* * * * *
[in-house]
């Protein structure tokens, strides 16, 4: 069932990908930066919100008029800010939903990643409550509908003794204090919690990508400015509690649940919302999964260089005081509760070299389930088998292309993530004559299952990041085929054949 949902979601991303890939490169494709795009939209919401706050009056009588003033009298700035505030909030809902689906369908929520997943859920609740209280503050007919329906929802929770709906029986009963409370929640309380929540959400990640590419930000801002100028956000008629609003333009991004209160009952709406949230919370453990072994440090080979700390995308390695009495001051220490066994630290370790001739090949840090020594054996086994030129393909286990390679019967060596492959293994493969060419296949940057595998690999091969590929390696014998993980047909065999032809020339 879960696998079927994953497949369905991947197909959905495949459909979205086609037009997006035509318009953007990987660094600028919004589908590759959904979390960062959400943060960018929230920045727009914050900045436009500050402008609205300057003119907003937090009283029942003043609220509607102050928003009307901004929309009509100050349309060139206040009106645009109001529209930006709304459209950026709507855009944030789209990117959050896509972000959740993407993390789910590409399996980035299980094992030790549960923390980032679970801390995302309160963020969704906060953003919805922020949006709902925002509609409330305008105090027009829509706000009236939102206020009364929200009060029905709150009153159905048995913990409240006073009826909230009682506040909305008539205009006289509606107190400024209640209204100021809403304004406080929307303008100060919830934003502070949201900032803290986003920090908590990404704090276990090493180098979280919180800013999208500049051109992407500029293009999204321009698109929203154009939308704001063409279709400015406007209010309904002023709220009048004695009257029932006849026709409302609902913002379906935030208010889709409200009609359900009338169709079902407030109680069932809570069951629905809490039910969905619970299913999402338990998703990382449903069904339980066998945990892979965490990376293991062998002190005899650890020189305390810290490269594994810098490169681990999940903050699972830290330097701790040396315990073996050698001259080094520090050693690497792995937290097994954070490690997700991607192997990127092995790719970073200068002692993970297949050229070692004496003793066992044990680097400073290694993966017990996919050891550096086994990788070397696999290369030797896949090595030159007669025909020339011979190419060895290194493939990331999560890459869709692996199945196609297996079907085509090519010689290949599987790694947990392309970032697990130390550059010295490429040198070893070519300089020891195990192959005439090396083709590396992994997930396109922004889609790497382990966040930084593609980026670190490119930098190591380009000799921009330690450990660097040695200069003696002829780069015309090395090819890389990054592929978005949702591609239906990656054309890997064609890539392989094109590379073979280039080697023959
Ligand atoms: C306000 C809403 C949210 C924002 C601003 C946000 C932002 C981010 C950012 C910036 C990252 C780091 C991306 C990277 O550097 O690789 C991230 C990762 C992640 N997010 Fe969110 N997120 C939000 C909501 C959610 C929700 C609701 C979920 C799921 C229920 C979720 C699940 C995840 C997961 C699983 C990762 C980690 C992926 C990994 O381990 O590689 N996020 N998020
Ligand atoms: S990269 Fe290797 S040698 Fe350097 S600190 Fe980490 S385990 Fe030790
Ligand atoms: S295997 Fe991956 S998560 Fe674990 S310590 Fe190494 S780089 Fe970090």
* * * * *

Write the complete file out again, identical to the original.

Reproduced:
[in-house]
């Protein structure tokens, strides 16, 4: 069932990908930066919100008029800010939903990643409550509908003794204090919690990508400015509690649940919302999964260089005081509760070299389930088998292309993530004559299952990041085929054949 949902979601991303890939490169494709795009939209919401706050009056009588003033009298700035505030909030809902689906369908929520997943859920609740209280503050007919329906929802929770709906029986009963409370929640309380929540959400990640590419930000801002100028956000008629609003333009991004209160009952709406949230919370453990072994440090080979700390995308390695009495001051220490066994630290370790001739090949840090020594054996086994030129393909286990390679019967060596492959293994493969060419296949940057595998690999091969590929390696014998993980047909065999032809020339 879960696998079927994953497949369905991947197909959905495949459909979205086609037009997006035509318009953007990987660094600028919004589908590759959904979390960062959400943060960018929230920045727009914050900045436009500050402008609205300057003119907003937090009283029942003043609220509607102050928003009307901004929309009509100050349309060139206040009106645009109001529209930006709304459209950026709507855009944030789209990117959050896509972000959740993407993390789910590409399996980035299980094992030790549960923390980032679970801390995302309160963020969704906060953003919805922020949006709902925002509609409330305008105090027009829509706000009236939102206020009364929200009060029905709150009153159905048995913990409240006073009826909230009682506040909305008539205009006289509606107190400024209640209204100021809403304004406080929307303008100060919830934003502070949201900032803290986003920090908590990404704090276990090493180098979280919180800013999208500049051109992407500029293009999204321009698109929203154009939308704001063409279709400015406007209010309904002023709220009048004695009257029932006849026709409302609902913002379906935030208010889709409200009609359900009338169709079902407030109680069932809570069951629905809490039910969905619970299913999402338990998703990382449903069904339980066998945990892979965490990376293991062998002190005899650890020189305390810290490269594994810098490169681990999940903050699972830290330097701790040396315990073996050698001259080094520090050693690497792995937290097994954070490690997700991607192997990127092995790719970073200068002692993970297949050229070692004496003793066992044990680097400073290694993966017990996919050891550096086994990788070397696999290369030797896949090595030159007669025909020339011979190419060895290194493939990331999560890459869709692996199945196609297996079907085509090519010689290949599987790694947990392309970032697990130390550059010295490429040198070893070519300089020891195990192959005439090396083709590396992994997930396109922004889609790497382990966040930084593609980026670190490119930098190591380009000799921009330690450990660097040695200069003696002829780069015309090395090819890389990054592929978005949702591609239906990656054309890997064609890539392989094109590379073979280039080697023959
Ligand atoms: C306000 C809403 C949210 C924002 C601003 C946000 C932002 C981010 C950012 C910036 C990252 C780091 C991306 C990277 O550097 O690789 C991230 C990762 C992640 N997010 Fe969110 N997120 C939000 C909501 C959610 C929700 C609701 C979920 C799921 C229920 C979720 C699940 C995840 C997961 C699983 C990762 C980690 C992926 C990994 O381990 O590689 N996020 N998020
Ligand atoms: S990269 Fe290797 S040698 Fe350097 S600190 Fe980490 S385990 Fe030790
Ligand atoms: S295997 Fe991956 S998560 Fe674990 S310590 Fe190494 S780089 Fe970090």